VAN WERT — The Van Wert County dog warden was fired Thursday while an investigation into conditions at the county dog shelter continues.
County commissioners fired Rich Strunkenburg for failure to supply adequate food and water, failure to adequately clean the kennel and cage areas, failure to follow proper procedure in handling dead animals, and failure to provide adequate care and attention to the animals.
Mr. Strunkenburg, who was also the county’s sole humane agent, had been placed on paid administrative leave last week after the sheriff’s office received a complaint July 20 and opened the investigation.
Specific details of the conditions inside the shelter have not been released, but were declared “unacceptable.” Sheriff Thomas Riggenbach sent a report to the commissioners Thursday, which they reviewed before firing Mr. Strunkenburg.
The sheriff also sent a report to the county prosecutor and Mr. Strunkenburg could face criminal charges.
Todd Wolfrum, chairman of the county commissioners, said Mr. Strunkenberg attended the disciplinary hearing Tuesday, but “basically remained silent.”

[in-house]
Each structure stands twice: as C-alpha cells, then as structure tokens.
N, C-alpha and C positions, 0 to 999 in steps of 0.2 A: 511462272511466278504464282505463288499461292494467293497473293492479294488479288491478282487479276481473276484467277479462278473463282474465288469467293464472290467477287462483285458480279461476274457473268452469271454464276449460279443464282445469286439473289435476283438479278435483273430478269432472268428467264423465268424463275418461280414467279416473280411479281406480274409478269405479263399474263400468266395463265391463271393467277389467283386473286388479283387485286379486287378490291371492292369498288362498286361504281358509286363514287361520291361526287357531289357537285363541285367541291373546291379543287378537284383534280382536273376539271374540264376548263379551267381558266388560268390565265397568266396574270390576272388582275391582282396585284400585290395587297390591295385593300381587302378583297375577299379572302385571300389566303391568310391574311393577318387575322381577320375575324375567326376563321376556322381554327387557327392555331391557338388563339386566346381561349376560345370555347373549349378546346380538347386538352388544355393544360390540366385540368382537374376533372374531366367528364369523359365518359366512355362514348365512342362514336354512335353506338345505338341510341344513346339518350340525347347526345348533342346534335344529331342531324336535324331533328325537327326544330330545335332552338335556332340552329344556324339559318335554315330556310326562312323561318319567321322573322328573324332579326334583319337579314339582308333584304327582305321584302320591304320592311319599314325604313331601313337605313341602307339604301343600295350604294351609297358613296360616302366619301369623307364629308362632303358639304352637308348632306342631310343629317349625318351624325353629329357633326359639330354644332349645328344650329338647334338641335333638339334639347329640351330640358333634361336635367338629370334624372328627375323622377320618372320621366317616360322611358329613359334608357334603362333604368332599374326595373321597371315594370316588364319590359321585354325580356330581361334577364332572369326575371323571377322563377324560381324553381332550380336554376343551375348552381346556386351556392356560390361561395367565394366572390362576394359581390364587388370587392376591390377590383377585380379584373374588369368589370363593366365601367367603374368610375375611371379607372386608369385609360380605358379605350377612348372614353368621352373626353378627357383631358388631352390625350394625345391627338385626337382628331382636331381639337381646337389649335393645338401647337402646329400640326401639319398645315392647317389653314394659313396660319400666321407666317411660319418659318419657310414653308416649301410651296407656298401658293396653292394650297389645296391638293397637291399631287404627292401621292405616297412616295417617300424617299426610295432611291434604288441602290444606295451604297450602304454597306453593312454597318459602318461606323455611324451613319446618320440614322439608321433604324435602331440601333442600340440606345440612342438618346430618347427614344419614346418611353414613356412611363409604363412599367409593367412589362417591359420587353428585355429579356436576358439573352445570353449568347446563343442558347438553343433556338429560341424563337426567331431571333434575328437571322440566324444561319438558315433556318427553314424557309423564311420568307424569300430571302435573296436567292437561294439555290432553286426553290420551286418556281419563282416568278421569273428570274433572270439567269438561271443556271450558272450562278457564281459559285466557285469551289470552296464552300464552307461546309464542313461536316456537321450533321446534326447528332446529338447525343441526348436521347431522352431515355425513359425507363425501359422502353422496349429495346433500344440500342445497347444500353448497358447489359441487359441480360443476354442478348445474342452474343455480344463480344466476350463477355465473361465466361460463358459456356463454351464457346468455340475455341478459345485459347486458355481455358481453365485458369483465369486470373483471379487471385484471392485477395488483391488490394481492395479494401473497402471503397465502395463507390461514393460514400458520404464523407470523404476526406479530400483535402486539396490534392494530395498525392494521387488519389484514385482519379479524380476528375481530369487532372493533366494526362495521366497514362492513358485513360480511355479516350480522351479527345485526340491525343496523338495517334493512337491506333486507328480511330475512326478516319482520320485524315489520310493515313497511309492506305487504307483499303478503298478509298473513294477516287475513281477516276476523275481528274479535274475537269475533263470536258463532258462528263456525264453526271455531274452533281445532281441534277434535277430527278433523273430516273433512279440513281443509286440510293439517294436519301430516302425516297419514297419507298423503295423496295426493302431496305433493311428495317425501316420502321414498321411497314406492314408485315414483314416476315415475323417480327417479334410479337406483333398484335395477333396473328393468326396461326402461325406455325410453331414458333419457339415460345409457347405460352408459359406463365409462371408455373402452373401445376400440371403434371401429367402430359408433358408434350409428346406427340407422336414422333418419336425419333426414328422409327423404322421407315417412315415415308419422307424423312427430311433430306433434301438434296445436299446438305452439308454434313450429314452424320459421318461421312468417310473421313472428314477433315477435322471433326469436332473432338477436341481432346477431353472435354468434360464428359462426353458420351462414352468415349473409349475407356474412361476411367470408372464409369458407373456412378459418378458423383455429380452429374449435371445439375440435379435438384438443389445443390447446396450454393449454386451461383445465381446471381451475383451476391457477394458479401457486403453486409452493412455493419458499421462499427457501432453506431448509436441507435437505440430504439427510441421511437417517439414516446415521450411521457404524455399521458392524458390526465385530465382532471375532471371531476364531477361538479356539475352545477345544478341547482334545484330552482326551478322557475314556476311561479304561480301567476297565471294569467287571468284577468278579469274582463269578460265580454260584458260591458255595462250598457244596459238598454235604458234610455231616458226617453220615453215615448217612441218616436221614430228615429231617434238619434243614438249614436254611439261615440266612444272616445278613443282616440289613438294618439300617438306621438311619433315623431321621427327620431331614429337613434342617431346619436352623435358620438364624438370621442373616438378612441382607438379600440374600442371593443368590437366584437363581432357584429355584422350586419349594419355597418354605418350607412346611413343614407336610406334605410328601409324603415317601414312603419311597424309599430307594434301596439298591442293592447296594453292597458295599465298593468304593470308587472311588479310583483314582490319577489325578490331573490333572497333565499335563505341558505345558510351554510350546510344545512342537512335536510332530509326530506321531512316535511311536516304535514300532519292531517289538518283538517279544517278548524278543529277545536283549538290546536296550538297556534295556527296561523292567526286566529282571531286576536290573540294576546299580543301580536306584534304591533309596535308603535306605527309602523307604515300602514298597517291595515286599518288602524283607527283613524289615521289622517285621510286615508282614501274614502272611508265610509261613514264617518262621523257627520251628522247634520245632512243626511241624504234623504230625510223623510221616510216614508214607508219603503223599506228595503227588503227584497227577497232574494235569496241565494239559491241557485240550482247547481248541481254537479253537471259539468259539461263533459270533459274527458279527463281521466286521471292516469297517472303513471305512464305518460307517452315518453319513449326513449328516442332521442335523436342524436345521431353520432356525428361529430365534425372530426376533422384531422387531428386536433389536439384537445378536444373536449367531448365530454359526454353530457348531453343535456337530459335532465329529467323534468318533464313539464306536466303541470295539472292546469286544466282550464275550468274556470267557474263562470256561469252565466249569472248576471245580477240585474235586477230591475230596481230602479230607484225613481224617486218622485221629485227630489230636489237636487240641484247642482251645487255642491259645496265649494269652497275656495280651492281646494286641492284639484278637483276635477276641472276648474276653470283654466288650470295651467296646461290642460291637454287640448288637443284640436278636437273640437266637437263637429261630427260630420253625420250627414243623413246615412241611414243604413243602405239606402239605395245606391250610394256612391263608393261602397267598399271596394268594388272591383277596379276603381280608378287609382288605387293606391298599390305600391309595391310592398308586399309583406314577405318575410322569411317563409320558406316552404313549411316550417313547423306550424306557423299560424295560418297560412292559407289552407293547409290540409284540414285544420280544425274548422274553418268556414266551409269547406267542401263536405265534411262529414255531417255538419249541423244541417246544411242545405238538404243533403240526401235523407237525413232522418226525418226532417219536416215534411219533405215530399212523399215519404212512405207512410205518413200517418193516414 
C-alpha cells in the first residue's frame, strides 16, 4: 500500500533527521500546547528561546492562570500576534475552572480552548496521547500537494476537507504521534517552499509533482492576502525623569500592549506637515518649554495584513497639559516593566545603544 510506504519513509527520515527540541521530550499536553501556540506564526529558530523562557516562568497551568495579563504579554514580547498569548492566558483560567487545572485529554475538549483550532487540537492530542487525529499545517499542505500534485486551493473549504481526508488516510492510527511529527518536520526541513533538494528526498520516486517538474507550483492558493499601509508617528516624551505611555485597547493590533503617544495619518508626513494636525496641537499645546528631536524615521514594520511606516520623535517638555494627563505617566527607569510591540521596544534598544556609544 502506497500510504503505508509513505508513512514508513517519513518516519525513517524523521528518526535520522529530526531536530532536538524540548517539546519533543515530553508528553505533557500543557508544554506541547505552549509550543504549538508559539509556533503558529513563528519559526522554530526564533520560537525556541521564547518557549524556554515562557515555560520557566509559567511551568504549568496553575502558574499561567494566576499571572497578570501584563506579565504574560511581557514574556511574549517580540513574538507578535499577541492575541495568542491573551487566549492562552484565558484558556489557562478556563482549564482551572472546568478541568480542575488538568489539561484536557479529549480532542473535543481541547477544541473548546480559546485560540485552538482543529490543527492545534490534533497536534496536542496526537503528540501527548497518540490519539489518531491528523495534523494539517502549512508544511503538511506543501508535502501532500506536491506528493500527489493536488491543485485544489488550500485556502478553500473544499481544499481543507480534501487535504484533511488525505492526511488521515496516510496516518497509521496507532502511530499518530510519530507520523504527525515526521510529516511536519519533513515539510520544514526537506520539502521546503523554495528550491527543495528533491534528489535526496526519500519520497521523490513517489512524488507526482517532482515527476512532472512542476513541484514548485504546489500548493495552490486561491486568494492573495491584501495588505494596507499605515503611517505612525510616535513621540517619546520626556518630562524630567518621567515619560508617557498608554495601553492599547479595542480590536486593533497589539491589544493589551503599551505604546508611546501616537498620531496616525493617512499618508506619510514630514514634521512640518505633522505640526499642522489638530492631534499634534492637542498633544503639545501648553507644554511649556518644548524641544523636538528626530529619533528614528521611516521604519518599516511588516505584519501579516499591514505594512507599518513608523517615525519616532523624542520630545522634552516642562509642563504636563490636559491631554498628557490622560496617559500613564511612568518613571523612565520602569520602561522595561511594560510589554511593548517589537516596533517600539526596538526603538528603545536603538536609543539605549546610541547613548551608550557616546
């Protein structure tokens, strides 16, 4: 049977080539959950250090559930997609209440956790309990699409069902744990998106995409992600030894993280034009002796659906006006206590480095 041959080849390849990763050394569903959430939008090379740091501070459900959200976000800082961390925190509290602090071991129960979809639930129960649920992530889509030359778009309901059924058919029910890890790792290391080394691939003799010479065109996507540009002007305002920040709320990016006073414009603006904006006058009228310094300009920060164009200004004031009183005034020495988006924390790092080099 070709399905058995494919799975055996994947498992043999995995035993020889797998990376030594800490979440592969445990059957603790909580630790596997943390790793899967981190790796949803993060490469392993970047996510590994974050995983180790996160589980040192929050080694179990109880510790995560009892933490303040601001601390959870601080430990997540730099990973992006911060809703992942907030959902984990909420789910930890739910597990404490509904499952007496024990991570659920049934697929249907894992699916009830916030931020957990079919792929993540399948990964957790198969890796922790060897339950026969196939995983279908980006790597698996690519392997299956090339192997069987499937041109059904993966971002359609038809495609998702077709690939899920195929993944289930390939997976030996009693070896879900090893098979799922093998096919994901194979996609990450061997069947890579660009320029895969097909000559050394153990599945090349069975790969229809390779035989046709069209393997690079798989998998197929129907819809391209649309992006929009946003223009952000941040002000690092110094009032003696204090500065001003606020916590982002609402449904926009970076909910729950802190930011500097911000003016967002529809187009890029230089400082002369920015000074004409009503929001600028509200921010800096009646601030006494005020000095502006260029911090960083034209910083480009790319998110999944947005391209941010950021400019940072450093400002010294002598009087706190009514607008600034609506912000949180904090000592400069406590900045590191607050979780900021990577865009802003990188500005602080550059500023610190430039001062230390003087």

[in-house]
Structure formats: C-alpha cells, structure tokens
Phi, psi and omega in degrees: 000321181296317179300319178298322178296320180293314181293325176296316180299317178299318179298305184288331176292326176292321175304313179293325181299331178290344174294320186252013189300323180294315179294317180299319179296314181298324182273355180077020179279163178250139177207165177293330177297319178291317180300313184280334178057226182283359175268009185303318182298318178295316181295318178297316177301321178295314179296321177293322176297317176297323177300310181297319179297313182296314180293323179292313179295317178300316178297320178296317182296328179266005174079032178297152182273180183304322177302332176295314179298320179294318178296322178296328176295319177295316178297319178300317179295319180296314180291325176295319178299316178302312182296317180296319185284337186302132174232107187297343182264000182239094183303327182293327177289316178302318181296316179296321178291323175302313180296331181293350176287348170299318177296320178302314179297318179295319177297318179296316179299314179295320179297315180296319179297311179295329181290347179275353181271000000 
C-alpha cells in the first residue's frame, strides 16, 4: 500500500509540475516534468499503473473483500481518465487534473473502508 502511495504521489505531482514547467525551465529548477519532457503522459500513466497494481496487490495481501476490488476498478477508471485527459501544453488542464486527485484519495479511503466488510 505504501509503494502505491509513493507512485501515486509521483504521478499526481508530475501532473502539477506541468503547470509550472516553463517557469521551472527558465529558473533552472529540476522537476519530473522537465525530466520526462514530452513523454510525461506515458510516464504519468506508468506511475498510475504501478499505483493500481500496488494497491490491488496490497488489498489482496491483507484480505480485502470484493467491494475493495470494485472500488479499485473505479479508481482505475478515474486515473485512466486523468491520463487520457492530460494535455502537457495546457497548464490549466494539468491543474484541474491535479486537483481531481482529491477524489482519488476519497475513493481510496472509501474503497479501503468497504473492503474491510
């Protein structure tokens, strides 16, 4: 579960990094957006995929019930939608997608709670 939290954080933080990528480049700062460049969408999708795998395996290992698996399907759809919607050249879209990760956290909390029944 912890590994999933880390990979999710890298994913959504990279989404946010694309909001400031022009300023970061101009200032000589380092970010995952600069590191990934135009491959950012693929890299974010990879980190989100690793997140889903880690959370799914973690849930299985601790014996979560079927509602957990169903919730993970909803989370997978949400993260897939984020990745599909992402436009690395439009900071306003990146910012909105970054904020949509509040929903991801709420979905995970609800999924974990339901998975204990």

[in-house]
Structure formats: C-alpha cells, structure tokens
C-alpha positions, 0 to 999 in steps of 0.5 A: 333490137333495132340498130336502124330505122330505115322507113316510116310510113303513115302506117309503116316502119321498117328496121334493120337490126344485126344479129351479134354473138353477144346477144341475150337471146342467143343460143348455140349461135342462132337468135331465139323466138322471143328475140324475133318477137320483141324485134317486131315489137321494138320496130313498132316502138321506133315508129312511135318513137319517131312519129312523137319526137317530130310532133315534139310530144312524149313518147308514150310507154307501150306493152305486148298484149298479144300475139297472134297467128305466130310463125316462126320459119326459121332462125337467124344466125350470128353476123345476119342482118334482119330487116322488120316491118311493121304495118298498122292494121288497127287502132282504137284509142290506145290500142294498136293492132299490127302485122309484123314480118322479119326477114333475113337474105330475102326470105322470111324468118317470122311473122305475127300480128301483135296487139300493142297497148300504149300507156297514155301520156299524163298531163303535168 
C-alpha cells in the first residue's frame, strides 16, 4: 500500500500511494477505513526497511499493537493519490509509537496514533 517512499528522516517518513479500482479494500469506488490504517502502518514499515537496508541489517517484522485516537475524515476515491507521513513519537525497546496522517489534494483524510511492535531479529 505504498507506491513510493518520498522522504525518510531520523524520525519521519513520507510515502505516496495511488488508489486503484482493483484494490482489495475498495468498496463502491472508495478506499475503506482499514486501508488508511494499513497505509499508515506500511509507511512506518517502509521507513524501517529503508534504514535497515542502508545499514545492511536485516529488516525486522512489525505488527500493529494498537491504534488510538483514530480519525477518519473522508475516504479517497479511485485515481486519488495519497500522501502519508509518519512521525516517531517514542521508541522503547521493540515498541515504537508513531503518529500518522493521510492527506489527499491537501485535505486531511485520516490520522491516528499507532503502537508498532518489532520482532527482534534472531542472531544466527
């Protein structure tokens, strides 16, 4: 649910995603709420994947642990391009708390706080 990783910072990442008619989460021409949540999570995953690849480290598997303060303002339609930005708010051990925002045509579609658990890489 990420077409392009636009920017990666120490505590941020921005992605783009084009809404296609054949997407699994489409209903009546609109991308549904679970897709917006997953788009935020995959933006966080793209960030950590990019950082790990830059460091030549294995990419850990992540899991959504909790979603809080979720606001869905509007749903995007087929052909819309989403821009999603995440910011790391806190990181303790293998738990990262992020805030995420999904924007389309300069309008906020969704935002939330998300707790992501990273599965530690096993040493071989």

A phone number for Mr. Strunkenburg could not be located.
A sheriff’s deputy who was formerly a part-time county dog warden has been temporarily assigned to manage the shelter, which was closed last week while it was brought up to acceptable conditions. He also will handle the humane agent duties.
“Things are going well,” Sheriff Riggenbach said. “We’re continuing to provide services. We’re receiving animals, adopting them out. We’re making progress on things that need to be taken care of. I’m pleased with what we've been able to get done.”
While the dog warden is an employee of the commissioners, the office was placed under the sheriff’s supervision a year ago to address concerns about responsiveness to calls. The Van Wert County Humane Society provides the shelter space and the home next door in which Mr. Strunkenburg lives at no cost.
The three groups are discussing a reorganization of the dog warden’s office. They expect better oversight and communication to prevent future problems. They also plan to create a volunteer program, after learning that residents who tried to volunteer have been turned away.
“All three of us should have had some responsibility to check on things at the shelter, and all three of us probably thought the others were taking care of it,” Mr. Wolfrum said.